My nurse for the day, Rosemary, started infusing me with my pre-meds (steroids, anti-nausea, and Benadryl) at about 1o a.m. That infusion took 30 minutes and then she waited another 30 minutes to start my Taxol infusion to make sure all the pre-meds were in my system. The Taxol infusion started at about 11 a.m. and because it was my first time, they pushed it slower than usual so it took three and a half hours. (They push it slow so they can watch for an early allergic reaction, which I didn't have.) After the Taxol infusion finished, it was time for the Carboplatin! Fortunately, that infusion only took about an hour. Rosemary flushed me when with saline when the Carbo finished and I was all done with the treatment by about 3:45 p.m.

Later that night, I enjoyed a yummy dinner with several girlfriends at Carlyle to celebrate Melissa S.'s birthday, as well as the happy news that she's expecting her second baby! I was tired by about 9 p.m. (but what else is new, right?!) but otherwise, felt pretty good.

It's a Family Affair: Weekend of April 18, 2009

My Uncle Chris got married to his longtime love, Gail, on Saturday, April 18 (well, actually, Friday, April 17 during their Katubbah ceremony but they also had a committment ceremony on Saturday). It was a full wedding weekend filled with many events...and many conversations about the dreaded "C." It seems it was all everyone wanted to talk about! How exhausting?! Despite this, it was a beautiful weekend and I was happy to have had the chance to visit with so many family members.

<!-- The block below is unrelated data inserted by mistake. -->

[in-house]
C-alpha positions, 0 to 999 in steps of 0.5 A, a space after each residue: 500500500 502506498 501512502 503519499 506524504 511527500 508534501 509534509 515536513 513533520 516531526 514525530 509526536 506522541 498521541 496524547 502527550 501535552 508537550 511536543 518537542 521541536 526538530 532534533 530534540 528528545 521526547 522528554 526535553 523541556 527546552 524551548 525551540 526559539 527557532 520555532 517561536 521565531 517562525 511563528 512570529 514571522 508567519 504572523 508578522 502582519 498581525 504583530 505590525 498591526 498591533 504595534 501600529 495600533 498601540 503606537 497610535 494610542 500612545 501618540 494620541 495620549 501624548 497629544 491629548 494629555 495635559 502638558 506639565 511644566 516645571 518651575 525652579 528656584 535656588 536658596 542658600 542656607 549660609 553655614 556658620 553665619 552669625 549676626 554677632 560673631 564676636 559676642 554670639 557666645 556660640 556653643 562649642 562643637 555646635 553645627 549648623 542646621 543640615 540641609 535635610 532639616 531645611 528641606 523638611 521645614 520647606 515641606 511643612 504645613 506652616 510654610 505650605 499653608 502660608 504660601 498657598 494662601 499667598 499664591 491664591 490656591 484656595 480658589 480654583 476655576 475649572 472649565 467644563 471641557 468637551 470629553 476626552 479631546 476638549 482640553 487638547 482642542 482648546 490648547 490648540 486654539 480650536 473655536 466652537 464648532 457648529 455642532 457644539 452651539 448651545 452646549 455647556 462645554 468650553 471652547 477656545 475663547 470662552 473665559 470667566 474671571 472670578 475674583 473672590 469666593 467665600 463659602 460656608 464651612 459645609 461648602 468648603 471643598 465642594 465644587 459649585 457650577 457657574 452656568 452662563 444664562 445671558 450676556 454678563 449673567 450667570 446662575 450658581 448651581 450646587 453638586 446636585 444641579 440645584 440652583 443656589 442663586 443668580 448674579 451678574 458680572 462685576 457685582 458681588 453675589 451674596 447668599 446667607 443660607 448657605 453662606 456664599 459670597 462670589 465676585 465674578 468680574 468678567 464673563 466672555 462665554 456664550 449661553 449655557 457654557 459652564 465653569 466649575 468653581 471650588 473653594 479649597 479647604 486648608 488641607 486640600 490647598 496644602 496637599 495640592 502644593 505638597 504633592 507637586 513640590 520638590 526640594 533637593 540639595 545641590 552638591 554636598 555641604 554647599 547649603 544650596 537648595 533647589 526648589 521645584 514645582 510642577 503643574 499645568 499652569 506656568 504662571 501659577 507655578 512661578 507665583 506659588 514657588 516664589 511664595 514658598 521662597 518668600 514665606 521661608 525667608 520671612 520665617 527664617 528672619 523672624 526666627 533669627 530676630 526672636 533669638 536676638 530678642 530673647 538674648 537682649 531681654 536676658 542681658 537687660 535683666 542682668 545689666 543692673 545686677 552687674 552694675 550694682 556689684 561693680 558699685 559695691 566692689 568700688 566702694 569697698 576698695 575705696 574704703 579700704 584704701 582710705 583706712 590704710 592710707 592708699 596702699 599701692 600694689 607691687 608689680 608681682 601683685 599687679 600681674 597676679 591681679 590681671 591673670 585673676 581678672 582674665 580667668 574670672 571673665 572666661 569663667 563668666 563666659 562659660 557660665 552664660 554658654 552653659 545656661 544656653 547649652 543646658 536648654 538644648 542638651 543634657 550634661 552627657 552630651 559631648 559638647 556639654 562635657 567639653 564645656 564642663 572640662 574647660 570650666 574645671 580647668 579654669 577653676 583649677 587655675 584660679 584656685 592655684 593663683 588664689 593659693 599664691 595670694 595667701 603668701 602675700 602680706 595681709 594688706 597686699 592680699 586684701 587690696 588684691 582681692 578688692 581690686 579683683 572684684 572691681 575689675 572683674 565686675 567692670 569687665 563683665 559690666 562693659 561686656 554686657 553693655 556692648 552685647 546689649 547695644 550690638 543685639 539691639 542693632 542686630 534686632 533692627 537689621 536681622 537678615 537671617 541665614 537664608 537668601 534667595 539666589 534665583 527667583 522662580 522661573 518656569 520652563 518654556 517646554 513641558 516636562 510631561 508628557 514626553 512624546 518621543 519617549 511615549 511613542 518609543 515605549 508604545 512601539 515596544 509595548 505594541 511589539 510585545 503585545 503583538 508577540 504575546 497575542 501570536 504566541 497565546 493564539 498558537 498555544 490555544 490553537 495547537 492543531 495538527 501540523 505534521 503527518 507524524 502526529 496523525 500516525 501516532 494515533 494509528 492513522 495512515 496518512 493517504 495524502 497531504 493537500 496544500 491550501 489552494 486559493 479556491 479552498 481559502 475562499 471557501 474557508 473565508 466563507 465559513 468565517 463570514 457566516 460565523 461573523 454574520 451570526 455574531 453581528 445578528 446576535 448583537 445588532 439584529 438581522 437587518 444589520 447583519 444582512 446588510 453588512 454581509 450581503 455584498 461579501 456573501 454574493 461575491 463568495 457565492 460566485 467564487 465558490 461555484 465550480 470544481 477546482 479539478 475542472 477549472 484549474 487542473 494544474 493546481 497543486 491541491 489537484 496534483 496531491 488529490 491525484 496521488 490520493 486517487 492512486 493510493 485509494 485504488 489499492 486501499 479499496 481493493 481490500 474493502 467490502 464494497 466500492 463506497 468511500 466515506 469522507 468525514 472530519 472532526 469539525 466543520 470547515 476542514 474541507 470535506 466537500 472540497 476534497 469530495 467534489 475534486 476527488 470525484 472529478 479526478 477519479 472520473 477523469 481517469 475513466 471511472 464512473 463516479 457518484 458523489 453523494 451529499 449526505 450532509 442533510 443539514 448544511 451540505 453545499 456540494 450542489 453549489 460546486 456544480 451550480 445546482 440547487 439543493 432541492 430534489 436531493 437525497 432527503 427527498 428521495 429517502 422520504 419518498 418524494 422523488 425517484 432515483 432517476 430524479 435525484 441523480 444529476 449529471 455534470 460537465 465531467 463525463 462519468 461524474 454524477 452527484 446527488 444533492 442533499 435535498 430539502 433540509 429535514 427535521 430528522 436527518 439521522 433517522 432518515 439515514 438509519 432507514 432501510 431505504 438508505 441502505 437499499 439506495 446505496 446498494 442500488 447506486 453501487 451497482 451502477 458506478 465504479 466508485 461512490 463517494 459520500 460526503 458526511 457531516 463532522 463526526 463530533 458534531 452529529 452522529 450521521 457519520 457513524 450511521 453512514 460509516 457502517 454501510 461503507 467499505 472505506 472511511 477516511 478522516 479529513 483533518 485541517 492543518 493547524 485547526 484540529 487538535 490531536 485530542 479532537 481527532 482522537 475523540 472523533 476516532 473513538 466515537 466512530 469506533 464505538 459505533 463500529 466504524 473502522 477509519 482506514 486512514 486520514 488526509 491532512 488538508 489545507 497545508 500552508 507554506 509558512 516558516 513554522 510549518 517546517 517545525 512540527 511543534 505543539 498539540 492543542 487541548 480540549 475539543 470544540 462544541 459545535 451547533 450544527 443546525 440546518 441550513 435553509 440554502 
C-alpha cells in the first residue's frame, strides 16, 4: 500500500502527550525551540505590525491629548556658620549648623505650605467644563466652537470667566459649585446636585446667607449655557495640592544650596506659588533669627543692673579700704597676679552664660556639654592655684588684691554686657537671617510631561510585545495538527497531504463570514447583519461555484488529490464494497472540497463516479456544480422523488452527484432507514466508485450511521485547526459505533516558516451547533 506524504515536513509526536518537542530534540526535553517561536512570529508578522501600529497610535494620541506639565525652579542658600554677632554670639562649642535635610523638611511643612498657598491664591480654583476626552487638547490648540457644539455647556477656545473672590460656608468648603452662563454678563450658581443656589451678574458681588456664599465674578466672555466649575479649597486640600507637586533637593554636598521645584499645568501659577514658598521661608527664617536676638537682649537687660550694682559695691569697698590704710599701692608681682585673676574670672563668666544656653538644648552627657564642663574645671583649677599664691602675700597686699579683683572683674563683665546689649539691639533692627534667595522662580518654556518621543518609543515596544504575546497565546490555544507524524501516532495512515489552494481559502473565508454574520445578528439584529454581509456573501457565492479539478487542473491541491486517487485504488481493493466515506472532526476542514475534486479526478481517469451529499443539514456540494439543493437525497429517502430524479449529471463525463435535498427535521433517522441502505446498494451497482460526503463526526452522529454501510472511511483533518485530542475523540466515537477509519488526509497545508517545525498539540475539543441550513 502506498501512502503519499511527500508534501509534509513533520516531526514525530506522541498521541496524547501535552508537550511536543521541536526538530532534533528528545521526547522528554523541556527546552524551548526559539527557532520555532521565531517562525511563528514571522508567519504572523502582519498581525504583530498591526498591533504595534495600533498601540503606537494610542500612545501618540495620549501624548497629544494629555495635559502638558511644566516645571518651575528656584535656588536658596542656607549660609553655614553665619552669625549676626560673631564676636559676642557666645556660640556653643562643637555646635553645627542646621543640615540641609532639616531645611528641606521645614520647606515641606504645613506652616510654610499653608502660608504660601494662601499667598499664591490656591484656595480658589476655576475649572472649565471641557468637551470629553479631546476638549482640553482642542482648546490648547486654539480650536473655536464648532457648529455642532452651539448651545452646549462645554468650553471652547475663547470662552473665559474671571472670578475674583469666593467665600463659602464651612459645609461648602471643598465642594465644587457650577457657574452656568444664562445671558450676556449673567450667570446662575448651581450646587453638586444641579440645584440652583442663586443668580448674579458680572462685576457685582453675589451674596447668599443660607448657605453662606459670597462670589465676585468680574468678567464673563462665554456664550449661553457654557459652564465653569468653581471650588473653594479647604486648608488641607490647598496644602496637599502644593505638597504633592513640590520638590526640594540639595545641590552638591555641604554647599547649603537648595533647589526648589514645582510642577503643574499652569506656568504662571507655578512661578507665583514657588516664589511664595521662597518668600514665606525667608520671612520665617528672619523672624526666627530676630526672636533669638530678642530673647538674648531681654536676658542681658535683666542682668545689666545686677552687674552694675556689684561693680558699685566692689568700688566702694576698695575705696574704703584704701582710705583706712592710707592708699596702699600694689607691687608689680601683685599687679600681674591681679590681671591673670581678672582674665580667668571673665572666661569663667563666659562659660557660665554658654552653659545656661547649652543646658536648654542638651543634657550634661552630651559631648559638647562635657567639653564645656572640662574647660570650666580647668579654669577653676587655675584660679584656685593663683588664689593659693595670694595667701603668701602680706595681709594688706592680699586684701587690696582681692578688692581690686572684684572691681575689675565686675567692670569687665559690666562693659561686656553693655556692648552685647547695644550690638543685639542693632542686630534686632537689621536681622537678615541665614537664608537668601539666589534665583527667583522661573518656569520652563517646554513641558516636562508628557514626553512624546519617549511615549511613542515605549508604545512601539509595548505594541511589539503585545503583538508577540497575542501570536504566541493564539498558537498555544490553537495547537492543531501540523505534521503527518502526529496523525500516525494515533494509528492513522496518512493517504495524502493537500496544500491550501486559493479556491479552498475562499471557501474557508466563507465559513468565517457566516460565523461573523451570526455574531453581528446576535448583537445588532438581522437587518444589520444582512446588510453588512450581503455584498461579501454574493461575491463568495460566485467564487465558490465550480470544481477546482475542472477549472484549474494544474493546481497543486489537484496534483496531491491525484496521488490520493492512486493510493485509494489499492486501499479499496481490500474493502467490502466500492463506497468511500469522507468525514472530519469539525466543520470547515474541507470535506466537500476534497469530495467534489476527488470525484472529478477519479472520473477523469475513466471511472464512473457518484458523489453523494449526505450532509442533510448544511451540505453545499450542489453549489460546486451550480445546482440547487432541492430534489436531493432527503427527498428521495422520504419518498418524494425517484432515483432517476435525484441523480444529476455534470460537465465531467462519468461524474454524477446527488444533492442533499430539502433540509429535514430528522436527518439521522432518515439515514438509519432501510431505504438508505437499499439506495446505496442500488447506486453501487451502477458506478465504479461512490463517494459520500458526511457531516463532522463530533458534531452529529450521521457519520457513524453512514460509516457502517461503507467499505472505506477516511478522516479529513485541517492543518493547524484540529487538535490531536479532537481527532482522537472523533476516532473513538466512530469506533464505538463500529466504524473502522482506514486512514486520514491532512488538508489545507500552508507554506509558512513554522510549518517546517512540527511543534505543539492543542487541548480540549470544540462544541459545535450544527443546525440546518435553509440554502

The beautiful bride with her father, Milton.

Mutual admiration society: Sharing a laugh at the reception with my beloved Grandad.

Me, my mom, and Aunt Annie toast the newlyweds. Uncle Chris once broke (as in the whole thing fell apart underneath his weight) a nice antique wood rocker of my parent's, so I roasted him a bit (I like to roast, not toast) by telling Gail that I hoped her rockers faired better than ours and then wished them a long, happy life together.

The whole gang: (Front row left to right) Gail's father Milton, my Uncle Bob and Aunt Genie, my grandmother Denny (who gets younger each year of her life), the bride and groom, my wonderful step grandfather Clark, my Aunt Annie, and Gail's mother Marilyn. (Back row left to right) Me, my mom, Grandad, and my cousin Will. Notice who is not pictured? My brother couldn't make it up from Charleston and my father only made it to the Katubbah ceremony. He had a long-standing fishing charter trip that weekend. Nothing gets in the way of an important fishing trip! If my father ever left my mother for another "woman," he would leave for the Chesapeake Bay.

Synchronous Primaries: Friday, April 17, 2009